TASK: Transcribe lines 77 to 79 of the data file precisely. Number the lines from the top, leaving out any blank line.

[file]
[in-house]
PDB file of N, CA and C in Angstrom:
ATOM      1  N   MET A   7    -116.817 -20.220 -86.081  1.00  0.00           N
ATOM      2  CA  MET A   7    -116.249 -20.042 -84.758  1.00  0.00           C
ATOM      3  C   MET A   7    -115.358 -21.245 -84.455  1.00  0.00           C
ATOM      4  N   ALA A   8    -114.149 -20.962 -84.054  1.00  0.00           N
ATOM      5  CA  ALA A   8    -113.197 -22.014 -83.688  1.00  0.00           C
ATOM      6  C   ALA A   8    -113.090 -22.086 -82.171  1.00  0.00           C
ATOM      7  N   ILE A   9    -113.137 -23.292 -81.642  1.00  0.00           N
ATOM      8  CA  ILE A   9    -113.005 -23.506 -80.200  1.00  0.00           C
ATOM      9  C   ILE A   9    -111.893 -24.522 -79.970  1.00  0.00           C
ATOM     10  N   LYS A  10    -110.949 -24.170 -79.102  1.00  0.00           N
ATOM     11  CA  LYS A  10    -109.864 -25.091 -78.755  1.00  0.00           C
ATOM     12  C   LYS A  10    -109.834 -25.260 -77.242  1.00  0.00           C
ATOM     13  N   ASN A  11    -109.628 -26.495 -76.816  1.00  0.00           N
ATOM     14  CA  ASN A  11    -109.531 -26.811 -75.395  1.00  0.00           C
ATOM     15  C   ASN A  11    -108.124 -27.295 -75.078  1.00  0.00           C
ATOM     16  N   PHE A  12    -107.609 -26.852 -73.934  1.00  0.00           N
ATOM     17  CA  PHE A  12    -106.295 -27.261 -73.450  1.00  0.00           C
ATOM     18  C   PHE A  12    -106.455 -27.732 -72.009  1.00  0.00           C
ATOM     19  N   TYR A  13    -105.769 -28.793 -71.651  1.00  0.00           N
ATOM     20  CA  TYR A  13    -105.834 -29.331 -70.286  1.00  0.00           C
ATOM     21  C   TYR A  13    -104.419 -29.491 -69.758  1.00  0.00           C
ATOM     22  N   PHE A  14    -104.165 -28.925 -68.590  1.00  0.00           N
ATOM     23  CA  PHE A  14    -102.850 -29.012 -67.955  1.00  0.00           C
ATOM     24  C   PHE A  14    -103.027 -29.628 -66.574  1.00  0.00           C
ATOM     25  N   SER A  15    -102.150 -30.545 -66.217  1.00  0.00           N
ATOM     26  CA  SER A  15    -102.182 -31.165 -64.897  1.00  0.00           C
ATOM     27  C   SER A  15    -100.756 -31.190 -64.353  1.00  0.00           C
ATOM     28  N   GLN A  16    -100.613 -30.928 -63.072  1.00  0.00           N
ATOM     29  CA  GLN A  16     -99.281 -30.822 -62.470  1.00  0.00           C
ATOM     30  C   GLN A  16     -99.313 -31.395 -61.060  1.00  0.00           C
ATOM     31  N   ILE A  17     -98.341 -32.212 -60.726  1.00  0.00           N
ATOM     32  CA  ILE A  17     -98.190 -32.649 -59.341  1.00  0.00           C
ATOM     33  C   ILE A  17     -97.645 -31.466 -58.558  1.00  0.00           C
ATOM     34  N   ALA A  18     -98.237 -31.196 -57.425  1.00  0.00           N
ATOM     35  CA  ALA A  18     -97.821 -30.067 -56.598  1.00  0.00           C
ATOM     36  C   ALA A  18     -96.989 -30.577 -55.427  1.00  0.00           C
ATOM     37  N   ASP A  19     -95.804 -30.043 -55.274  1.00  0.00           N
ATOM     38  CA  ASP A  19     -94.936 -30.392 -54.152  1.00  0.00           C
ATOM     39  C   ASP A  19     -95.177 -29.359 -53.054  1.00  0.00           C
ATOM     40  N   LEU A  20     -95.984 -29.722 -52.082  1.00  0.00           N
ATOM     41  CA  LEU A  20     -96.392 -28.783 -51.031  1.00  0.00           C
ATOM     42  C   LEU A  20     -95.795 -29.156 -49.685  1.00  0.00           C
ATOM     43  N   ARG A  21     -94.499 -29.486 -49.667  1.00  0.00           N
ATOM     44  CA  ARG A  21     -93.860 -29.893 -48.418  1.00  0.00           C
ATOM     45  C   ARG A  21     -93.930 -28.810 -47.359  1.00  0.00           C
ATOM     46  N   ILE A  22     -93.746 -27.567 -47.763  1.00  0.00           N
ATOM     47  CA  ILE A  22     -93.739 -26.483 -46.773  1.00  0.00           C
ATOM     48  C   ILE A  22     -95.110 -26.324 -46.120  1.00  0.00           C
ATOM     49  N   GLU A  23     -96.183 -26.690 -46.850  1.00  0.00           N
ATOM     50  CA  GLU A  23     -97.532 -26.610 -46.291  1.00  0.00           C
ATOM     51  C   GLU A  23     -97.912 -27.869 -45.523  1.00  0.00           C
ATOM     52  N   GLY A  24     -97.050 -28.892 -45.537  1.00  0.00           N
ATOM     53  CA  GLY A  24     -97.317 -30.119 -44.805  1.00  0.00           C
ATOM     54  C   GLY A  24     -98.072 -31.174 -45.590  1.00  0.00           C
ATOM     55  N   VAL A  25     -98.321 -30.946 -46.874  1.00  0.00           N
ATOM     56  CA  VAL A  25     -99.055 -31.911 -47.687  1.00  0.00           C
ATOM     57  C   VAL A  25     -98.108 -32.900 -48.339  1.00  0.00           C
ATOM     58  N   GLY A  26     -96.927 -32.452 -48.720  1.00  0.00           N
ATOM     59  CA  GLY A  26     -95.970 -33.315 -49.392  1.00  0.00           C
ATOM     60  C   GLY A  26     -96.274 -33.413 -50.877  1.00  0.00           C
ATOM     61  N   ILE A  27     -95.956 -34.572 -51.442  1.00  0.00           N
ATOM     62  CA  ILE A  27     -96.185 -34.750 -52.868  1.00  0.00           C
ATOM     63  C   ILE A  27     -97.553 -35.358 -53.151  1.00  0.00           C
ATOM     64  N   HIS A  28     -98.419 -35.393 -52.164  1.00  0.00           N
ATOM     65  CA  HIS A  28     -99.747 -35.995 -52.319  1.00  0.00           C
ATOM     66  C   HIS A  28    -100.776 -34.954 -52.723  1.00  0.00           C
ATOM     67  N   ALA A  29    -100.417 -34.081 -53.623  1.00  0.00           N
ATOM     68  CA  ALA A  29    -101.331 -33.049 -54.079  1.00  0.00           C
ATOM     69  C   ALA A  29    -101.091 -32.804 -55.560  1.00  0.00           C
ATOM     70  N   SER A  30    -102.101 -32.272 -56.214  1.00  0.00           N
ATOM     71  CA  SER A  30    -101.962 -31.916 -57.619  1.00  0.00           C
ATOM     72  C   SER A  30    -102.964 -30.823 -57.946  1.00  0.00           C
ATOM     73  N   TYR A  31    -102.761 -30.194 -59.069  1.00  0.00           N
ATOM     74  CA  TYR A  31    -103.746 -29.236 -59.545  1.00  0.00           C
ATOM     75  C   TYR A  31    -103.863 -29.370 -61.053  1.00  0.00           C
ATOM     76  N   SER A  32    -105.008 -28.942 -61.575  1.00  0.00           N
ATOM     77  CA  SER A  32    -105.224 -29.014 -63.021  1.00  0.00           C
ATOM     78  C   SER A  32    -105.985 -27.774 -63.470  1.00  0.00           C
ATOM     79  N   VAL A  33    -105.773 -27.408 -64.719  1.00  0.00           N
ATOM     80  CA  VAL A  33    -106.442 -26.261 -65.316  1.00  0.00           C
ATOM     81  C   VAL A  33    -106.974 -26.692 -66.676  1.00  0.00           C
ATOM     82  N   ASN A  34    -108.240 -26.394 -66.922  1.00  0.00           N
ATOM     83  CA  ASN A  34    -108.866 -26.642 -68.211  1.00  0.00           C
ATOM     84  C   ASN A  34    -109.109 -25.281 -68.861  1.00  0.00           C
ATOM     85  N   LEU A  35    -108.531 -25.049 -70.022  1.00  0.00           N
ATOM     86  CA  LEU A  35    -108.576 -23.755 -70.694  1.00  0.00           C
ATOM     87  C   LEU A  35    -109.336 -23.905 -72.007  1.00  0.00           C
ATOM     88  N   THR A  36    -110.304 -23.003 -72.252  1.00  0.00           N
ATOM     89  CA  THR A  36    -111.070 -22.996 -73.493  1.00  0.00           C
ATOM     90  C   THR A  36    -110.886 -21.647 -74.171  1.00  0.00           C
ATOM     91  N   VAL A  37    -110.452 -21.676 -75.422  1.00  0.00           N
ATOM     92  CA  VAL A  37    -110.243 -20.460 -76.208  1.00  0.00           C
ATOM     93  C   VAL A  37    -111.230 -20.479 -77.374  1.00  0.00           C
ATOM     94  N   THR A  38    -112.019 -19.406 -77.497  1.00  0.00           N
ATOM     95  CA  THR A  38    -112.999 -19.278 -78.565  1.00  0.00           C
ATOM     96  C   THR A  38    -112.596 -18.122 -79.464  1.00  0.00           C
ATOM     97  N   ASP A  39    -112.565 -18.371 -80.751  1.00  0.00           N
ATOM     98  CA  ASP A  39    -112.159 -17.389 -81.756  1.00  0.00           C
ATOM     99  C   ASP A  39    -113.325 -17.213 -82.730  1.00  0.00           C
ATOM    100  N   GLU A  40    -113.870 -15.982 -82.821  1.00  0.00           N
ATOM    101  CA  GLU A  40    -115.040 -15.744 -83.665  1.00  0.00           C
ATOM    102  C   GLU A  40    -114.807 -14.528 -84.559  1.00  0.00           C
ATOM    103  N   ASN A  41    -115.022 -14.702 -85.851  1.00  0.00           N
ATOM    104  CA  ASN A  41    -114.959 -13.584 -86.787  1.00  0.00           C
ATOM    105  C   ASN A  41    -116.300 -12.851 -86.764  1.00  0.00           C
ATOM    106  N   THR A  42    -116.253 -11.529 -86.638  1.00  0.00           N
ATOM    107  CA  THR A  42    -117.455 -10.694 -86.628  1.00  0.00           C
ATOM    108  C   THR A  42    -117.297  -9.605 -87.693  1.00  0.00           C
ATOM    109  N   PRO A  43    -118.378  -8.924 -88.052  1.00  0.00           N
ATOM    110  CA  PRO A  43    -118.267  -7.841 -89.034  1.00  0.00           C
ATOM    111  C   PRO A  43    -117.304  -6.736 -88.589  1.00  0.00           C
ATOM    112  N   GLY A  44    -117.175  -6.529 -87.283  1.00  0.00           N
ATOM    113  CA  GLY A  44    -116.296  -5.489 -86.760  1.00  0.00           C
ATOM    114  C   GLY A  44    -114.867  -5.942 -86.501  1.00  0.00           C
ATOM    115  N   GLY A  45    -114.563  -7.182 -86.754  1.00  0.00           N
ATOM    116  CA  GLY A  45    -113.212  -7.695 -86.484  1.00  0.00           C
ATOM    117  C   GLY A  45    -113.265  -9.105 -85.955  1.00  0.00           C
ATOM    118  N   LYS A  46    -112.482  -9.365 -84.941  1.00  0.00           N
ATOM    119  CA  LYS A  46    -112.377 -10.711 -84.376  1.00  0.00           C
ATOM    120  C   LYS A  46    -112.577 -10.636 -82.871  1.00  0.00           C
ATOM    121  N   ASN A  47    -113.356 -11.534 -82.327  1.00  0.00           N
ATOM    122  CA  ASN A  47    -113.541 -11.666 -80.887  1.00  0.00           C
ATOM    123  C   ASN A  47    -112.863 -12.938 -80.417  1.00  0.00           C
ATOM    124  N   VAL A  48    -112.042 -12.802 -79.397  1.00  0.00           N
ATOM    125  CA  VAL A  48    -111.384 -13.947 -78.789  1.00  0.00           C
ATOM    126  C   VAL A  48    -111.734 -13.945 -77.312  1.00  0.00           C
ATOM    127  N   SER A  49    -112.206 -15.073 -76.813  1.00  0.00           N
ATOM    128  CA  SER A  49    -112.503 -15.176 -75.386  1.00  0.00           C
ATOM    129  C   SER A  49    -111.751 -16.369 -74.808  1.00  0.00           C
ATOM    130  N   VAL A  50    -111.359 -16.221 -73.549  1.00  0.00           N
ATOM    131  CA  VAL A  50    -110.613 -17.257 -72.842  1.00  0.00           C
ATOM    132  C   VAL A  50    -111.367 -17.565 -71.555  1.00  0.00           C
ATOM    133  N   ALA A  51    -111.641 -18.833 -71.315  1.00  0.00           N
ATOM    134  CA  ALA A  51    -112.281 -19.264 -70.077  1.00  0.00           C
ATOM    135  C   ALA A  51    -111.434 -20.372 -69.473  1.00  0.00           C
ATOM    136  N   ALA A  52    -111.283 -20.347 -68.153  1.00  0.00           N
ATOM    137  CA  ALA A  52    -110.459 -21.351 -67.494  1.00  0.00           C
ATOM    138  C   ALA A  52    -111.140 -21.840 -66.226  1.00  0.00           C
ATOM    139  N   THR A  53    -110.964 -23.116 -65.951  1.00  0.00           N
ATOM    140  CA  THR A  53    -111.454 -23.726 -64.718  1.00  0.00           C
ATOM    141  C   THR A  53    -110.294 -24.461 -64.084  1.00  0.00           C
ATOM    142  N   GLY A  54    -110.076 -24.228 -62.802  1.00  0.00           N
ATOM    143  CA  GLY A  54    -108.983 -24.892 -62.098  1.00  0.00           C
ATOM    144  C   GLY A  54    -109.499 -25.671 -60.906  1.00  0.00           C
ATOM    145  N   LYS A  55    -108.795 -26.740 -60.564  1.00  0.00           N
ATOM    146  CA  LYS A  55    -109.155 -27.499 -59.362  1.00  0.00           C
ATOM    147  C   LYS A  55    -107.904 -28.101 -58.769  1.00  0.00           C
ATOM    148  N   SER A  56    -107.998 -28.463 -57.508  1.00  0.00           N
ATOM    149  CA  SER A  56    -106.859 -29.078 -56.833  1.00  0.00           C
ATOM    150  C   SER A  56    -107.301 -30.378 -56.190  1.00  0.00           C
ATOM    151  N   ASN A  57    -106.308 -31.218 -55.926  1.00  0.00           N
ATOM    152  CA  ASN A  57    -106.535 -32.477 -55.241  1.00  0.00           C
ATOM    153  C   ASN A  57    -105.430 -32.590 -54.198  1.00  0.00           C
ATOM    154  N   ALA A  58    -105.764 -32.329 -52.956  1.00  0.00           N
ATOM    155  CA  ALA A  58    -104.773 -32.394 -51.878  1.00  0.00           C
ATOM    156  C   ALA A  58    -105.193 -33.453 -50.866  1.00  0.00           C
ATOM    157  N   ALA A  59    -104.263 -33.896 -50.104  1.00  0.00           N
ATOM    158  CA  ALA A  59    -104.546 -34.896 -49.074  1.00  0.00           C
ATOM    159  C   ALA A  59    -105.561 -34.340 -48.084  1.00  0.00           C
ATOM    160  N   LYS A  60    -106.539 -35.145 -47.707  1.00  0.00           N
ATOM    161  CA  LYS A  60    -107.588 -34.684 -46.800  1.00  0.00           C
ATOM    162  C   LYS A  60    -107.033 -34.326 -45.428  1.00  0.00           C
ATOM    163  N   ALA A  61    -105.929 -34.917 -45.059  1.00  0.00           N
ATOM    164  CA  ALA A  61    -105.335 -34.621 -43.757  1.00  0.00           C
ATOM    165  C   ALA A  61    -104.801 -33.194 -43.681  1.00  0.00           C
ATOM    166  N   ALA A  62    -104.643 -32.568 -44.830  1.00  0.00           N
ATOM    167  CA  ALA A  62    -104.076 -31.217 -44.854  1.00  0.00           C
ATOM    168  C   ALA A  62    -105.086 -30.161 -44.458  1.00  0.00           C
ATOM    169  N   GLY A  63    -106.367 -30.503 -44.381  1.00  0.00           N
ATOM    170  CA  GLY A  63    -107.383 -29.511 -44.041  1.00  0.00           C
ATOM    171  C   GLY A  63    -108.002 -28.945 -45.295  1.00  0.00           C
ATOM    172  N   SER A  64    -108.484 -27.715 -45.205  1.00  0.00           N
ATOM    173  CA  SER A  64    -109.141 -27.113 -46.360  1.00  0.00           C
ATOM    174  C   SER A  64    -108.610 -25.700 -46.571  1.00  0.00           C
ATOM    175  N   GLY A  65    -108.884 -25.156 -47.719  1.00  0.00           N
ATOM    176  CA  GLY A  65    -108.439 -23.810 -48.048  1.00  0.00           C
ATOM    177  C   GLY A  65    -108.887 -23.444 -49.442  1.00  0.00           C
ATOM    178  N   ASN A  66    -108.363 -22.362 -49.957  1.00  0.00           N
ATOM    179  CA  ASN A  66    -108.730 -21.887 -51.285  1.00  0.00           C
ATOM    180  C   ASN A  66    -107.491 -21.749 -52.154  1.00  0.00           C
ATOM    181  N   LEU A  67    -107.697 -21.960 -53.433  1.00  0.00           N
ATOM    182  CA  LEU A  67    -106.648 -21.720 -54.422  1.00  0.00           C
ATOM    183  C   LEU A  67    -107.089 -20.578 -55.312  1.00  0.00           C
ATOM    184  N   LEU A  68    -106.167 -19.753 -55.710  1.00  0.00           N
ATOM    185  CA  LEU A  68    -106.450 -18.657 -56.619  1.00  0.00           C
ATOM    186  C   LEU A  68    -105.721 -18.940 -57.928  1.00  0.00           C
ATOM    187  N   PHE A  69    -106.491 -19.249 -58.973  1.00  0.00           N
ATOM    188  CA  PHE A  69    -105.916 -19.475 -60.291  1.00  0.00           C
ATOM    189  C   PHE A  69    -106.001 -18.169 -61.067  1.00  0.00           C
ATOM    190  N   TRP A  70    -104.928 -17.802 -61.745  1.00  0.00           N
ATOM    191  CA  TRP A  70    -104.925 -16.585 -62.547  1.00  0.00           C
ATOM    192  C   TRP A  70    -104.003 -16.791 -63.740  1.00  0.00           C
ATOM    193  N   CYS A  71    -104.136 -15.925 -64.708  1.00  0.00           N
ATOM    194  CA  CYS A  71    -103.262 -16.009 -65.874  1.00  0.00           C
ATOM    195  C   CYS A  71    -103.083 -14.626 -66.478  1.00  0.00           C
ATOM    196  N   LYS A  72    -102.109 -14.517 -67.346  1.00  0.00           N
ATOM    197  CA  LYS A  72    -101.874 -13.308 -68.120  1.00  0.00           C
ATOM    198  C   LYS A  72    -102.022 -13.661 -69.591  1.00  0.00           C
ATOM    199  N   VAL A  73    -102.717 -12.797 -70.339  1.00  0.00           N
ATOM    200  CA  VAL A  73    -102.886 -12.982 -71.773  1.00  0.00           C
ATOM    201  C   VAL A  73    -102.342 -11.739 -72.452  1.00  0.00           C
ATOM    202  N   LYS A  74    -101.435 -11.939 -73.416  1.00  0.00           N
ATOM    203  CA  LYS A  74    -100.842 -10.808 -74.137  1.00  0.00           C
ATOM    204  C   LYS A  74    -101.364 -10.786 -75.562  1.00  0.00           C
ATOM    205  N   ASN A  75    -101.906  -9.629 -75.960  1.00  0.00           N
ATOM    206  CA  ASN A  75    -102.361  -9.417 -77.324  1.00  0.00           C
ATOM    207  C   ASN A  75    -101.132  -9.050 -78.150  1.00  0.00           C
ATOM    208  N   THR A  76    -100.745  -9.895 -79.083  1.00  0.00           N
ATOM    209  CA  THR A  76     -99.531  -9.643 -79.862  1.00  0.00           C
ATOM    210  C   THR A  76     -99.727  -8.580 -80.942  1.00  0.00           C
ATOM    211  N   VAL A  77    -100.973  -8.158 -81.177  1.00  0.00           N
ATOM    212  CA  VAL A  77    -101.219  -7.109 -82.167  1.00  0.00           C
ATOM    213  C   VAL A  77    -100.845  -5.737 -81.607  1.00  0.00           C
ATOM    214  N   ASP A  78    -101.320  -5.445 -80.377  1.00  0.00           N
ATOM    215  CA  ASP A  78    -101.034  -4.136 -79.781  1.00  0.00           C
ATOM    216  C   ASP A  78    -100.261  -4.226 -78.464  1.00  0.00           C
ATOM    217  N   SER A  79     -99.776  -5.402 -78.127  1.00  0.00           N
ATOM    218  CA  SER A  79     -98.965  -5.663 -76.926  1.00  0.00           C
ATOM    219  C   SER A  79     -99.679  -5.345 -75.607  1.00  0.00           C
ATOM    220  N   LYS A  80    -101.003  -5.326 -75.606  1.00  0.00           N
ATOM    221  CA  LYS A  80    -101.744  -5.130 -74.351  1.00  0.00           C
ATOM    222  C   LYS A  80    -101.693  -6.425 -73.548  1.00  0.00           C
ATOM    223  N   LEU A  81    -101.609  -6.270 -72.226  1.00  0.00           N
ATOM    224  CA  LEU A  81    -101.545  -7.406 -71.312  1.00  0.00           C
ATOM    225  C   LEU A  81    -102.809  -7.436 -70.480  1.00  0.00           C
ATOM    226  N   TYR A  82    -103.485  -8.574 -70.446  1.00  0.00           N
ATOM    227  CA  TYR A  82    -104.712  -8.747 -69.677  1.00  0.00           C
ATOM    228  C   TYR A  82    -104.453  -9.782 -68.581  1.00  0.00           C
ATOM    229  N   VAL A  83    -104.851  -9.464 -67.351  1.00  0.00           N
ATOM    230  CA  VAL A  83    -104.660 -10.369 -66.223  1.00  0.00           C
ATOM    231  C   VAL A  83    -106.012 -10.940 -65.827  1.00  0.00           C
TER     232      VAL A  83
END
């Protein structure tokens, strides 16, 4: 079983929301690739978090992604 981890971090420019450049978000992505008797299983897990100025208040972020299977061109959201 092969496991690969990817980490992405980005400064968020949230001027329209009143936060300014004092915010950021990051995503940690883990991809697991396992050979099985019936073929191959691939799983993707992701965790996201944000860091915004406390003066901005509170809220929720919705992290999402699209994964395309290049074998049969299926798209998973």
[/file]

ATOM     75  C   TYR A  31    -103.863 -29.370 -61.053  1.00  0.00           C
ATOM     76  N   SER A  32    -105.008 -28.942 -61.575  1.00  0.00           N
ATOM     77  CA  SER A  32    -105.224 -29.014 -63.021  1.00  0.00           C